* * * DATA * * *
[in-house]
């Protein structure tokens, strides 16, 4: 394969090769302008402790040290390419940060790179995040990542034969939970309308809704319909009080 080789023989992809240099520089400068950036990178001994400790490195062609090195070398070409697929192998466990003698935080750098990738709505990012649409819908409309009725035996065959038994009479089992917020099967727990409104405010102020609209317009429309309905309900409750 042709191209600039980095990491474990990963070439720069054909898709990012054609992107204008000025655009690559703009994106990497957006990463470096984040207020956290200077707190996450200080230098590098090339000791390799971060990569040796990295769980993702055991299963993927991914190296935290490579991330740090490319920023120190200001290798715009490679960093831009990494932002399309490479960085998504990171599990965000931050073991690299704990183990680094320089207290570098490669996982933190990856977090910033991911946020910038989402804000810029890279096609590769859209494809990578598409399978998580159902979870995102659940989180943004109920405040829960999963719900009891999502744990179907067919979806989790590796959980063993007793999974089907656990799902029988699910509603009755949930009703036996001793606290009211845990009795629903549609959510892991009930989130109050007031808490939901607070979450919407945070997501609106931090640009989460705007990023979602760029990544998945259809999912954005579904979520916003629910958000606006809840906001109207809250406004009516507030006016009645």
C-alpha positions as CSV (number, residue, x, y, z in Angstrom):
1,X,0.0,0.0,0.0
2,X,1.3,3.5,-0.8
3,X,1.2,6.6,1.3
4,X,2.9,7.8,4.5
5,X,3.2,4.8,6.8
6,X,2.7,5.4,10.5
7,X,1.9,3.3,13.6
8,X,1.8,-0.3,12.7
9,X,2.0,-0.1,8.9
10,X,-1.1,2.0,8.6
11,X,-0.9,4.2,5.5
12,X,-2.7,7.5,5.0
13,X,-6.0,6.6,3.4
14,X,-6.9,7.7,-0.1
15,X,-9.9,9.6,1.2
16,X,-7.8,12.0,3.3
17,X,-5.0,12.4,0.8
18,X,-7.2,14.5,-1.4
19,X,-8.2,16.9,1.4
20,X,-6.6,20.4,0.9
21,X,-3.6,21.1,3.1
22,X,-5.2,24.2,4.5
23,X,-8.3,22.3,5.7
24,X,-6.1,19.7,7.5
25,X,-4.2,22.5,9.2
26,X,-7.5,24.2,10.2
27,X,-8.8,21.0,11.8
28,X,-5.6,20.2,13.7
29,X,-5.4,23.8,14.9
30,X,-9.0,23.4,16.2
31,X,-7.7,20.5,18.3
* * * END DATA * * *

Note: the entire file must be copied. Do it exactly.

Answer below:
[in-house]
């Protein structure tokens, strides 16, 4: 394969090769302008402790040290390419940060790179995040990542034969939970309308809704319909009080 080789023989992809240099520089400068950036990178001994400790490195062609090195070398070409697929192998466990003698935080750098990738709505990012649409819908409309009725035996065959038994009479089992917020099967727990409104405010102020609209317009429309309905309900409750 042709191209600039980095990491474990990963070439720069054909898709990012054609992107204008000025655009690559703009994106990497957006990463470096984040207020956290200077707190996450200080230098590098090339000791390799971060990569040796990295769980993702055991299963993927991914190296935290490579991330740090490319920023120190200001290798715009490679960093831009990494932002399309490479960085998504990171599990965000931050073991690299704990183990680094320089207290570098490669996982933190990856977090910033991911946020910038989402804000810029890279096609590769859209494809990578598409399978998580159902979870995102659940989180943004109920405040829960999963719900009891999502744990179907067919979806989790590796959980063993007793999974089907656990799902029988699910509603009755949930009703036996001793606290009211845990009795629903549609959510892991009930989130109050007031808490939901607070979450919407945070997501609106931090640009989460705007990023979602760029990544998945259809999912954005579904979520916003629910958000606006809840906001109207809250406004009516507030006016009645």
C-alpha positions as CSV (number, residue, x, y, z in Angstrom):
1,X,0.0,0.0,0.0
2,X,1.3,3.5,-0.8
3,X,1.2,6.6,1.3
4,X,2.9,7.8,4.5
5,X,3.2,4.8,6.8
6,X,2.7,5.4,10.5
7,X,1.9,3.3,13.6
8,X,1.8,-0.3,12.7
9,X,2.0,-0.1,8.9
10,X,-1.1,2.0,8.6
11,X,-0.9,4.2,5.5
12,X,-2.7,7.5,5.0
13,X,-6.0,6.6,3.4
14,X,-6.9,7.7,-0.1
15,X,-9.9,9.6,1.2
16,X,-7.8,12.0,3.3
17,X,-5.0,12.4,0.8
18,X,-7.2,14.5,-1.4
19,X,-8.2,16.9,1.4
20,X,-6.6,20.4,0.9
21,X,-3.6,21.1,3.1
22,X,-5.2,24.2,4.5
23,X,-8.3,22.3,5.7
24,X,-6.1,19.7,7.5
25,X,-4.2,22.5,9.2
26,X,-7.5,24.2,10.2
27,X,-8.8,21.0,11.8
28,X,-5.6,20.2,13.7
29,X,-5.4,23.8,14.9
30,X,-9.0,23.4,16.2
31,X,-7.7,20.5,18.3